Everyday Life and History in Ottoman Illustrated Journals

Episode 309

hosted by Susanna Ferguson

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Photography came to the Ottoman empire almost as soon as it was invented in Europe. Over subsequent decades, however, techniques improved, cameras got cheaper and more portable, and photographic production, circulation, and collection in Ottoman lands moved outside of the rarefied circles of the elite studios and the state. In this episode, Ahmet Ersoy discusses one of the main media for this kind of vernacular photography--the illustrated journals of the late Ottoman empire. What can understanding the circulation of images in this form help us to understand about history, identity, and print culture in the late Ottoman Empire, as well as about how to study photography itself?

This episode is part of a series entitled “The Visual Past.”

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Contributor Bios

Ahmet Ersoy is Associate Professor at the History Department at Boğaziçi University, Istanbul. His work deals with the history of the Late Ottoman Empire with a special focus on the changing role and status of visual culture during a period of westernizing change. He is the author of the book, Architecture and the Late Ottoman Historical Imaginary: Reconfiguring the Architectural Past in a Modernizing Empire, and he is currently pursuing research on the confluence of photography, new media technologies and print culture in the late Ottoman world.
Susanna Ferguson is a Ph.D. Candidate in Middle Eastern History at Columbia University. She is currently working on a dissertation entitled "Tracing Tarbiya: Women, Gender and Childrearing in Egypt and Lebanon, 1865-1939.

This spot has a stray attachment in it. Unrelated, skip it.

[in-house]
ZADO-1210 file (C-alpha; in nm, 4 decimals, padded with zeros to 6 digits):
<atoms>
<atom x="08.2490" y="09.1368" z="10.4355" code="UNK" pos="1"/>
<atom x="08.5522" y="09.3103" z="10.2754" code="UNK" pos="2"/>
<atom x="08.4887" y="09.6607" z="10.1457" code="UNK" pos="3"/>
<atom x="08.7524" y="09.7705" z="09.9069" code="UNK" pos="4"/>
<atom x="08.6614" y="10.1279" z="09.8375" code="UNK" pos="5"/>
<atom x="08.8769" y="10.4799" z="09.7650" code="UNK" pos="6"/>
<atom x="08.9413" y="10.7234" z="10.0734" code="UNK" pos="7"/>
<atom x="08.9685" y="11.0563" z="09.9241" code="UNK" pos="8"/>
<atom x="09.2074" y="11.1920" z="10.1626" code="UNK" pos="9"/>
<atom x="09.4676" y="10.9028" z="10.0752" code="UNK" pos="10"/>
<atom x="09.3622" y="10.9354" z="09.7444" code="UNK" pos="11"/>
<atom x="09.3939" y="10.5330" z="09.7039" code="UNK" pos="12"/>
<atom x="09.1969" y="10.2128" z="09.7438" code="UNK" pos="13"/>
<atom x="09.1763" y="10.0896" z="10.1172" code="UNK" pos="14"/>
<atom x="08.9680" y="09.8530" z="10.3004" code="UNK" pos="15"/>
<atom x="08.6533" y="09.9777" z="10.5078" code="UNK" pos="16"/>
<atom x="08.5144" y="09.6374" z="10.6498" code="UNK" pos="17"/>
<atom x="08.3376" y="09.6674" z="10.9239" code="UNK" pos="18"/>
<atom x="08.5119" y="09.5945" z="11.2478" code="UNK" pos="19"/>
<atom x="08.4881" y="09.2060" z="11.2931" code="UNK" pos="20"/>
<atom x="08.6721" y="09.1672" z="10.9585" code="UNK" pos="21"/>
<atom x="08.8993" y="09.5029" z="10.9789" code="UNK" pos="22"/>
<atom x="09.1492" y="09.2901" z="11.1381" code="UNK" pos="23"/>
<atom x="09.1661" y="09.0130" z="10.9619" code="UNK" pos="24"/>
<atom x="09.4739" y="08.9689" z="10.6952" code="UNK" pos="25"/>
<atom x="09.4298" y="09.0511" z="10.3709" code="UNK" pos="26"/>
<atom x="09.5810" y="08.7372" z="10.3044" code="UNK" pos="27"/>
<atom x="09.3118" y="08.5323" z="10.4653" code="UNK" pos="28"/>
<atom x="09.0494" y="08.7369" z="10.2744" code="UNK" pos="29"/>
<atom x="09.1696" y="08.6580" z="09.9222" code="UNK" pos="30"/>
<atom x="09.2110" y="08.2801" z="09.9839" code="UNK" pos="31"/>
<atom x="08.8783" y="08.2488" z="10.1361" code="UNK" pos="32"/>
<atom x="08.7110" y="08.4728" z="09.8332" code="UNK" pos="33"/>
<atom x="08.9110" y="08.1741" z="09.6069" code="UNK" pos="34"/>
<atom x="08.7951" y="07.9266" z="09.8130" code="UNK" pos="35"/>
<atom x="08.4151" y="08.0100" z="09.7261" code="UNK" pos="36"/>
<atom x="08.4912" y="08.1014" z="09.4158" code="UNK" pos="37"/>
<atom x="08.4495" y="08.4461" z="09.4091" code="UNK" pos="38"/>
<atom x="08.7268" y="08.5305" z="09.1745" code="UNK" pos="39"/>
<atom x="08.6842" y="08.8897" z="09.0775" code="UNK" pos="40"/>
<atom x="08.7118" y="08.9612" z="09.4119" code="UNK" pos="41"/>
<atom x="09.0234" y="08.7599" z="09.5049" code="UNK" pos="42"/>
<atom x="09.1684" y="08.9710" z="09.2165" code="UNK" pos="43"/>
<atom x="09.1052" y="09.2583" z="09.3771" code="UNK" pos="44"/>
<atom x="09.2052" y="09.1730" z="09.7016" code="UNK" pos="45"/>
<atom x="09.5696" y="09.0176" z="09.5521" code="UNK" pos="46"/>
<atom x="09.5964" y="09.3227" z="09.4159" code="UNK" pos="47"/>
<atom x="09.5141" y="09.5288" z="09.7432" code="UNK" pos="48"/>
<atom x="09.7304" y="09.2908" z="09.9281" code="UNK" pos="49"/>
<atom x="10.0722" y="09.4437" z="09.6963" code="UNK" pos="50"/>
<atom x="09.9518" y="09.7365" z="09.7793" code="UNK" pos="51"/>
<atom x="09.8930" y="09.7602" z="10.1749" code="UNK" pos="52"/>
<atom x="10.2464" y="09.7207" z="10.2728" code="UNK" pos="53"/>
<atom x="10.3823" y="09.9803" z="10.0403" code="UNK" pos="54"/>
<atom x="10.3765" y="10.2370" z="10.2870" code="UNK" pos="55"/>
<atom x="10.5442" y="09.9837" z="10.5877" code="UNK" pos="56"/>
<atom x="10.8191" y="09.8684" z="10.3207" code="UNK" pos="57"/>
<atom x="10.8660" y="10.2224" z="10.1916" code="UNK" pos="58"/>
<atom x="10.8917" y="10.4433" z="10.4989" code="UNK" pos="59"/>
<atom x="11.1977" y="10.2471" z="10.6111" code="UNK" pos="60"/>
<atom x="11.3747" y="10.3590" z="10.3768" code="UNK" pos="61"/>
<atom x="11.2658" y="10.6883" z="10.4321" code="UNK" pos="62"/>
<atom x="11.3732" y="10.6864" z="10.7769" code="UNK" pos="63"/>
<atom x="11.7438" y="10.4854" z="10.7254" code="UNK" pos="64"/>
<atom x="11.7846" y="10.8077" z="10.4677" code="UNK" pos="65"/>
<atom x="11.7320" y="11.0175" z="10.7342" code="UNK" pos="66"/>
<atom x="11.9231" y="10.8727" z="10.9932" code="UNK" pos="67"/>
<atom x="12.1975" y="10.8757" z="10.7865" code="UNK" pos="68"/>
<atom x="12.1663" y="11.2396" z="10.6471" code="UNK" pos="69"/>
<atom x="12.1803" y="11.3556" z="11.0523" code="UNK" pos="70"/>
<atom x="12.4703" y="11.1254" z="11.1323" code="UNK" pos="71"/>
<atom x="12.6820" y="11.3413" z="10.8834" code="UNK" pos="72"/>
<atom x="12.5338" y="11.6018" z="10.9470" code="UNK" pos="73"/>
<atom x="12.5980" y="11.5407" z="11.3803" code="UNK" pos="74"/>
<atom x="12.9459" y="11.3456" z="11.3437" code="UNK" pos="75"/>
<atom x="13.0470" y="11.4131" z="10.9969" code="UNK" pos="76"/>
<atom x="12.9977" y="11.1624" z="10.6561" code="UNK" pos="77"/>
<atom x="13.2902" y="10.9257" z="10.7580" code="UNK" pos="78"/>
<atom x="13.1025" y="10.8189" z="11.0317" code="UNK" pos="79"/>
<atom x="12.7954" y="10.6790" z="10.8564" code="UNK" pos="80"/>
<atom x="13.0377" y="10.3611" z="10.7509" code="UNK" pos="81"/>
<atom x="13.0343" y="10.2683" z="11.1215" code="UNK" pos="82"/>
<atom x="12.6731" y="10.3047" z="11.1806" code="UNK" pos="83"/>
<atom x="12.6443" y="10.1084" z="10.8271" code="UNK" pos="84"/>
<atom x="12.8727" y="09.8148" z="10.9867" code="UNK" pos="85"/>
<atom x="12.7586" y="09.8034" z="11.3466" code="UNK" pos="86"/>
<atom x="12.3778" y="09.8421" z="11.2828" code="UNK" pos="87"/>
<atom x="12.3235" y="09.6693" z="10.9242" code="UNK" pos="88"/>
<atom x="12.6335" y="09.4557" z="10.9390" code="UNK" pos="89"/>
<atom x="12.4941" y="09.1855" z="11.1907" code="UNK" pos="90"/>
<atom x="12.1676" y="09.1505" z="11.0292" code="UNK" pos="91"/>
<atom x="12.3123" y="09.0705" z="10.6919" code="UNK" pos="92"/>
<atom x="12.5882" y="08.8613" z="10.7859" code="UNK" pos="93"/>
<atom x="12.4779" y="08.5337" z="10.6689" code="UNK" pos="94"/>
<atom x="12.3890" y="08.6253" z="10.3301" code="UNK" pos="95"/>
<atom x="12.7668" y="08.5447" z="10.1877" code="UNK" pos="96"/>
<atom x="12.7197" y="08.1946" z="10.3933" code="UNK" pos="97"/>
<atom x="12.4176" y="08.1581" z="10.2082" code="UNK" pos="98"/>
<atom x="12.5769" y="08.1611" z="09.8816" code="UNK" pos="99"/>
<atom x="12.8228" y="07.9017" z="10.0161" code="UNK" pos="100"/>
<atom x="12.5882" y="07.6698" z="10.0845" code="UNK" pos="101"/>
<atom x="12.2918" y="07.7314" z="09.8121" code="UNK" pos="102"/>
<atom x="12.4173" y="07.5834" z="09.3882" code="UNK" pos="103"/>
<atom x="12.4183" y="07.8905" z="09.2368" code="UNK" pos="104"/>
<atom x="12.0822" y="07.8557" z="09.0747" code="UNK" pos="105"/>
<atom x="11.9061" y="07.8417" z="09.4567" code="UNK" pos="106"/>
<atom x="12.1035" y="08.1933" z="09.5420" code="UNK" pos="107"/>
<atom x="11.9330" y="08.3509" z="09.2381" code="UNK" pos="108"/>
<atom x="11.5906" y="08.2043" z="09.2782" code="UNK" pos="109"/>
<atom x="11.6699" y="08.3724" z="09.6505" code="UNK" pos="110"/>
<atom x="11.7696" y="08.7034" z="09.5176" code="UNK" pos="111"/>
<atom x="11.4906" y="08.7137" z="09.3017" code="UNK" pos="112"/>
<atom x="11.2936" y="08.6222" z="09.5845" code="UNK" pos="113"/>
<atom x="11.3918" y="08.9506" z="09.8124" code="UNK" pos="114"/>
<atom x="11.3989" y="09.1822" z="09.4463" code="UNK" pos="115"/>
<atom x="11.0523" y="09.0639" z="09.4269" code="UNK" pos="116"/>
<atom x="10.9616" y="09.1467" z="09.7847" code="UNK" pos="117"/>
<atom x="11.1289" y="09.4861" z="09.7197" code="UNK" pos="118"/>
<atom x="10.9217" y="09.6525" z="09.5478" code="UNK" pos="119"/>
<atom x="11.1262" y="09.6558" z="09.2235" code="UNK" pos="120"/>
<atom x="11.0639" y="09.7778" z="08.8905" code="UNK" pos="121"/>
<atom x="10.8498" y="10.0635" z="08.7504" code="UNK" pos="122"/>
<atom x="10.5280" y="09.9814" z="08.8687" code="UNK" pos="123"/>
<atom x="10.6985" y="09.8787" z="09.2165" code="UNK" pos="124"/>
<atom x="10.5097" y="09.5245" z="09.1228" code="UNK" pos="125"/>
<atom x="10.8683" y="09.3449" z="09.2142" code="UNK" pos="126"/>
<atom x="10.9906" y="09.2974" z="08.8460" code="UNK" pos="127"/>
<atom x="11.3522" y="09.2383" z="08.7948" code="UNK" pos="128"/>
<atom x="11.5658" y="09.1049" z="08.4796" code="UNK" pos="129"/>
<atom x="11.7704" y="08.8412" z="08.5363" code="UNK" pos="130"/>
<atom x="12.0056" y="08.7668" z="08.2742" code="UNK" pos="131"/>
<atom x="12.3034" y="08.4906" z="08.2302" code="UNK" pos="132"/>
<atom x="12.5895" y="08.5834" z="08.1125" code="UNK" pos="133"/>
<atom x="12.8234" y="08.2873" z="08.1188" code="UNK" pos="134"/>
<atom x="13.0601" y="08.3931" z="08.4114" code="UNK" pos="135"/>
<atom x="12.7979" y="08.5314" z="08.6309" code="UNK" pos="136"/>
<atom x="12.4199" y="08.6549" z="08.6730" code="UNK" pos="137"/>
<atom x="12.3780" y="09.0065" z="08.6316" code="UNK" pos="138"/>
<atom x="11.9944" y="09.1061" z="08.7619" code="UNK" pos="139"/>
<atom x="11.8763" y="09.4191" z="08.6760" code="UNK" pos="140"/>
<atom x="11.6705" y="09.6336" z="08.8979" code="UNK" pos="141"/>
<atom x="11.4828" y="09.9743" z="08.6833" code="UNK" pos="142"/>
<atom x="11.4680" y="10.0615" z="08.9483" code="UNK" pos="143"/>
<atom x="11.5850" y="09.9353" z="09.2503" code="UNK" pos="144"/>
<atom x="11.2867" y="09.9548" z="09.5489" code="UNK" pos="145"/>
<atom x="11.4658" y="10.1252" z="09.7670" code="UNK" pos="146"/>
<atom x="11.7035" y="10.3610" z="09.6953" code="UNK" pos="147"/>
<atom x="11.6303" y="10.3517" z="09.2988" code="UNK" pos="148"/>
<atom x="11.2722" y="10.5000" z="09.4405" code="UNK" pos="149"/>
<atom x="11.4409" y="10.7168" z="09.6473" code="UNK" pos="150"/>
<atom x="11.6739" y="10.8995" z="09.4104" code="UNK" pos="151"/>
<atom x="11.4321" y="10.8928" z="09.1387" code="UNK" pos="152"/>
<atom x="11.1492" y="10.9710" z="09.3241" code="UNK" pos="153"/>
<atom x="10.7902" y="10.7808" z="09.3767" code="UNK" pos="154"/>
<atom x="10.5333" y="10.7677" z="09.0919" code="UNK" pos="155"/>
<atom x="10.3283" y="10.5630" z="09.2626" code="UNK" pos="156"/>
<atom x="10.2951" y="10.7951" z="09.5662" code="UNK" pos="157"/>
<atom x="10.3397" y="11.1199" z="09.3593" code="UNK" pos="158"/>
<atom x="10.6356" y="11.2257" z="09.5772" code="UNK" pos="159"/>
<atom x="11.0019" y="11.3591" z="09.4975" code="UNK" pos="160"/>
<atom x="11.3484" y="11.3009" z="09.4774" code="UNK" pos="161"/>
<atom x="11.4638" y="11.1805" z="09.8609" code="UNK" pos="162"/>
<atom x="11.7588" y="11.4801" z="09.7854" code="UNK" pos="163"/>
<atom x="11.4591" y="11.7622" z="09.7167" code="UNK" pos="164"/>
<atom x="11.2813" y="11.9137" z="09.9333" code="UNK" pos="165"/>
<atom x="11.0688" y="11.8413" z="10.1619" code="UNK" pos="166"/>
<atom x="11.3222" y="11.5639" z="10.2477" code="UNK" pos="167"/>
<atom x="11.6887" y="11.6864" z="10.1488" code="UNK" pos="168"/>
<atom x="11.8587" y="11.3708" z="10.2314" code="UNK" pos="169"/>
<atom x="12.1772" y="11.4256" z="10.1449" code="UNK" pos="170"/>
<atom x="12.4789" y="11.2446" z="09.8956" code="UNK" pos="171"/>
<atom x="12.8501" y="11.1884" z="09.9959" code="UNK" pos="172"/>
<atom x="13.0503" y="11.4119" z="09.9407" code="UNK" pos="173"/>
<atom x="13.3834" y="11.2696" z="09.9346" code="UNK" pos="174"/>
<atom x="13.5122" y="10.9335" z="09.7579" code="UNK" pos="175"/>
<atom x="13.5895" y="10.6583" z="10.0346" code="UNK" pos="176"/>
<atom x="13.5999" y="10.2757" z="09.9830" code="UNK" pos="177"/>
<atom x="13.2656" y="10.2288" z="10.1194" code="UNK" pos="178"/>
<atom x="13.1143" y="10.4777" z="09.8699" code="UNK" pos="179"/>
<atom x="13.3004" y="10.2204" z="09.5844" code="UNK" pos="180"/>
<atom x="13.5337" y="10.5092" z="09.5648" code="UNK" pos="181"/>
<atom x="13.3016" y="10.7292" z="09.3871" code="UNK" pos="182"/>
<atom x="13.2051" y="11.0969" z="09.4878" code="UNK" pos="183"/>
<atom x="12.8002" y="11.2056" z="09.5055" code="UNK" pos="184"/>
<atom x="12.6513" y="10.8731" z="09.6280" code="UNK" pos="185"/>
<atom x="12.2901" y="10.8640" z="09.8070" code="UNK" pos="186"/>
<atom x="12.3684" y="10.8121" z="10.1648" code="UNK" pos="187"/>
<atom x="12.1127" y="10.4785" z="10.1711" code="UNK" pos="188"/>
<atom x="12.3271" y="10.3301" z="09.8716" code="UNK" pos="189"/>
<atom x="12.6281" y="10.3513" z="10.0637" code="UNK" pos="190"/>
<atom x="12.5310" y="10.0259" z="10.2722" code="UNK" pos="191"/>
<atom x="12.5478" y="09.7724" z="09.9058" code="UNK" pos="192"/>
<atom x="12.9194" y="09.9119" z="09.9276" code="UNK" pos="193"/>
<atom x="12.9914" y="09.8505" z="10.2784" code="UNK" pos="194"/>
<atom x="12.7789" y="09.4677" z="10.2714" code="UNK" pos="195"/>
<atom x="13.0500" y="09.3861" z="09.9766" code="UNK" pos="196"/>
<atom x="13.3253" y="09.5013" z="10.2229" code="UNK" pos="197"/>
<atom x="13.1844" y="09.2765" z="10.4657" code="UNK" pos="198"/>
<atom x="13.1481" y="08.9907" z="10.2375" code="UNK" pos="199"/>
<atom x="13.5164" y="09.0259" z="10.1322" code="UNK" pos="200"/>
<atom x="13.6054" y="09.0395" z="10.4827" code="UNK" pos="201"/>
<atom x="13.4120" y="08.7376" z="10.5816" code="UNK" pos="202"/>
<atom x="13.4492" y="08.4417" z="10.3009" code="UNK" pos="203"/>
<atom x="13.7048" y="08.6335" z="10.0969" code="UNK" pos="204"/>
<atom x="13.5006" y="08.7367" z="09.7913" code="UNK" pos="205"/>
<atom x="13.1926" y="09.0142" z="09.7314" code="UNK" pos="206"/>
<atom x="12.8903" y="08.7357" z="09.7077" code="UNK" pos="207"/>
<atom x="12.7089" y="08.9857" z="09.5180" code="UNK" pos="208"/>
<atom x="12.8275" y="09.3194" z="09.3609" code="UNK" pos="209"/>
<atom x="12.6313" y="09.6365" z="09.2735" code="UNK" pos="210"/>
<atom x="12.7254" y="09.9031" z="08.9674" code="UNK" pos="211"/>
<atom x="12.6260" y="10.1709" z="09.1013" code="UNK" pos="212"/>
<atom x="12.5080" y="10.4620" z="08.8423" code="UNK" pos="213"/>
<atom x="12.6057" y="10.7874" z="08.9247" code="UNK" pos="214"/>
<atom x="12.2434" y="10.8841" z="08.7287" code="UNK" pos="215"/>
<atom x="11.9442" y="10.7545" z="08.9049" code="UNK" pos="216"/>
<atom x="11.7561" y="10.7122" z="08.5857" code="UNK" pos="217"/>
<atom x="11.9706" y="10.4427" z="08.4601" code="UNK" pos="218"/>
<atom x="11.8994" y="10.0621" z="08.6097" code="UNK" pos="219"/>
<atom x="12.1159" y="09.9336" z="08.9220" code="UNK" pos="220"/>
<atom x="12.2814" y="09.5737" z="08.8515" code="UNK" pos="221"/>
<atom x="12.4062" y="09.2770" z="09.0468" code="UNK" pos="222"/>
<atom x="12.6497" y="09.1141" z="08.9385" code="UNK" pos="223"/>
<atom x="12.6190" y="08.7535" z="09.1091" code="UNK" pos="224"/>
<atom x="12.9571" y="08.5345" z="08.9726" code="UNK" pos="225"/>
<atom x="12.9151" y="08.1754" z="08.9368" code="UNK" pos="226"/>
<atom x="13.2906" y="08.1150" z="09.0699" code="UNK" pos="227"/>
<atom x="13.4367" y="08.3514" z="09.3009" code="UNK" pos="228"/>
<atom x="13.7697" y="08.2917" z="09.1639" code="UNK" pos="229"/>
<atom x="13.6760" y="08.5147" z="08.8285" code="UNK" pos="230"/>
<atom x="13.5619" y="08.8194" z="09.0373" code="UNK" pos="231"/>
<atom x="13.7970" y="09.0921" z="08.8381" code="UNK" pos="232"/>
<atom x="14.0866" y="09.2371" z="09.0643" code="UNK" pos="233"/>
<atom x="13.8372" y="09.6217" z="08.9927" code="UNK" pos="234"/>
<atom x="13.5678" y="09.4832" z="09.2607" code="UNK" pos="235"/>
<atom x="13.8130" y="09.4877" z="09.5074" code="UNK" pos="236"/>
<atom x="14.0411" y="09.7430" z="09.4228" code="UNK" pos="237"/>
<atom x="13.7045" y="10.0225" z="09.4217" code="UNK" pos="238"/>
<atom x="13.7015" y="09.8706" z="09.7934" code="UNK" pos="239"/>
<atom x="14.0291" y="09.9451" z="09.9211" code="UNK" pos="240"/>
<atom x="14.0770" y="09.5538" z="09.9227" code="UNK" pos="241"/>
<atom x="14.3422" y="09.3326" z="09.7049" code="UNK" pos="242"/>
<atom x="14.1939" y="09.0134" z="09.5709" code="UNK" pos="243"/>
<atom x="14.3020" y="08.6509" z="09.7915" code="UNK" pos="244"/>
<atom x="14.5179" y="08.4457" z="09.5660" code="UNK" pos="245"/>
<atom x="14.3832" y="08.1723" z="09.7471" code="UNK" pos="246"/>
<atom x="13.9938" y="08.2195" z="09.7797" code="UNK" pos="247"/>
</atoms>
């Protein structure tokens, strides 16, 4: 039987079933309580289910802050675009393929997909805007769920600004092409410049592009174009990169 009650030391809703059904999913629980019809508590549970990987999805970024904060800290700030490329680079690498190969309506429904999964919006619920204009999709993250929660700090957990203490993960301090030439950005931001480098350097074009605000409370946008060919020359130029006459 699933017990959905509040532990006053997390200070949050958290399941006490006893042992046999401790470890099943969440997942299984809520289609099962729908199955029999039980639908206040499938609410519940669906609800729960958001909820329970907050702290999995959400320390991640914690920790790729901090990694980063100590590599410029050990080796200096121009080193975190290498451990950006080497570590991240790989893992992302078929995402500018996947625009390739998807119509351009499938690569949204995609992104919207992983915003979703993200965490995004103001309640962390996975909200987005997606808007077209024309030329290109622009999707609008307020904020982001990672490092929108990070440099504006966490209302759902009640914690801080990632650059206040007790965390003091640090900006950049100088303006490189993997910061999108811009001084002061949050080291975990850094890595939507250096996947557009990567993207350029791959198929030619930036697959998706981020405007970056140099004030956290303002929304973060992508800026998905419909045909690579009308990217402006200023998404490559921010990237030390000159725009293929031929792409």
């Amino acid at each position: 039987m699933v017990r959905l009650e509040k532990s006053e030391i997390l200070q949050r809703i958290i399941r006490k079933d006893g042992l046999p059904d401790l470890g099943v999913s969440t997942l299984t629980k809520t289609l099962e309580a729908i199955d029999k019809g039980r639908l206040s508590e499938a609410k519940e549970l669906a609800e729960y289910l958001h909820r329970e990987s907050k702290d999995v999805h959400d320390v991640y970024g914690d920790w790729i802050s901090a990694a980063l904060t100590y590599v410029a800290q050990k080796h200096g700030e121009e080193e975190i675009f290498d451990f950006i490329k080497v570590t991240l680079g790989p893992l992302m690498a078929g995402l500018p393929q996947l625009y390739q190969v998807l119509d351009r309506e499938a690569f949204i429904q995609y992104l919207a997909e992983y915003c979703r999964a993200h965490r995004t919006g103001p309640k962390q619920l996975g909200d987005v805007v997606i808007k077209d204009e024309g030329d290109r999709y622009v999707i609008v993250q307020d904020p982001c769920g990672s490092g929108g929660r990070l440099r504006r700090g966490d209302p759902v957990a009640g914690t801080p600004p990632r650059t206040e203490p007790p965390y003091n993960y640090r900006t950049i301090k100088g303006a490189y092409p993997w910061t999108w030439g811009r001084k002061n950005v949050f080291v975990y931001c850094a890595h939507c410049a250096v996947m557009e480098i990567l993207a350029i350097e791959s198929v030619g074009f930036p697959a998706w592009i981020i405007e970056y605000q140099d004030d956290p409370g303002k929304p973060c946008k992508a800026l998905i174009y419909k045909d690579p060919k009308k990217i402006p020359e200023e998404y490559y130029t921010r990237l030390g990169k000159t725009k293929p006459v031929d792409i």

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Episode No. 309
Release Date: 30 March 2017
Recording Location: ANAMED, Istanbul
Audio editing by Onur Engin
Music: Müzeyyen Senar - Ayrılık Yaman Kelime
Images and bibliography courtesy of Ahmet Ersoy


Public interest for the first issue of the magazine Resimli Roman (The Illustrated Novel), print from original photograph, in Musavver Muhit, 20 (12 Mart 1325 [March 25, 1909]), 55.
Caravanserai near lake Apolyond, print from original photograph, in Servet-i Fünun, 116 (20 Mart 1309 [April 1, 1893]), 185.
Reading room in Sarajevo, print from original photograph in Ma'lumat 147 (1315 [1899]), 569.
Ruins of Sardis (left) and Hierapolis (right), zincographic print from original photograph in Ma'lumat 22 (9 Teşrin-i Sani 1315 [November 2, 1895]), 473.
Ahmed İhsan, views of Afyon Karahisar and its citadel, print based on photograph, Servet-i Fünun, no. 295 (23 Teşrin-i Evvel 13012 [November 5, 1896]), 132-33

Select Bibliography

Gerry Beegan, The Mass Image: A Social History of Photomechanical Reproduction in Victorian London (New York: Palgrave Macmillan, 2008).

Zeynep Çelik and Edhem Eldem, Camera Ottomana: Photography and Modernity in the Ottoman Empire, 1840-1914 (Istanbul: Koç University Publications, 2014).

Elizabeth Edwards, The Camera as Historian: Amateur Photographers and Historical Imagination, 1885-1918 (Durham: Duke University Press, 2012).

Ahmet A. Ersoy, “Ottomans and the Kodak Galaxy: Archiving Everyday Life and Historical Space in Ottoman Illustrated Journals,” in History of Photography, 40:3 (2016): 330-357.

Ahmet Ersoy, “Camdaki Hafıza: Ahmed Rasim, Fotoğraf ve Zaman,” in e-skop (http://www.e-skop.com/skopbulten/camdaki-hafiza-ahmed-rasim-fotograf-ve-zaman/2457).

Benjamin C. Fortna, Learning to Read in the Late Ottoman Empire and the Early Turkish Republic (New York: Palgrave Macmillan, 2011)


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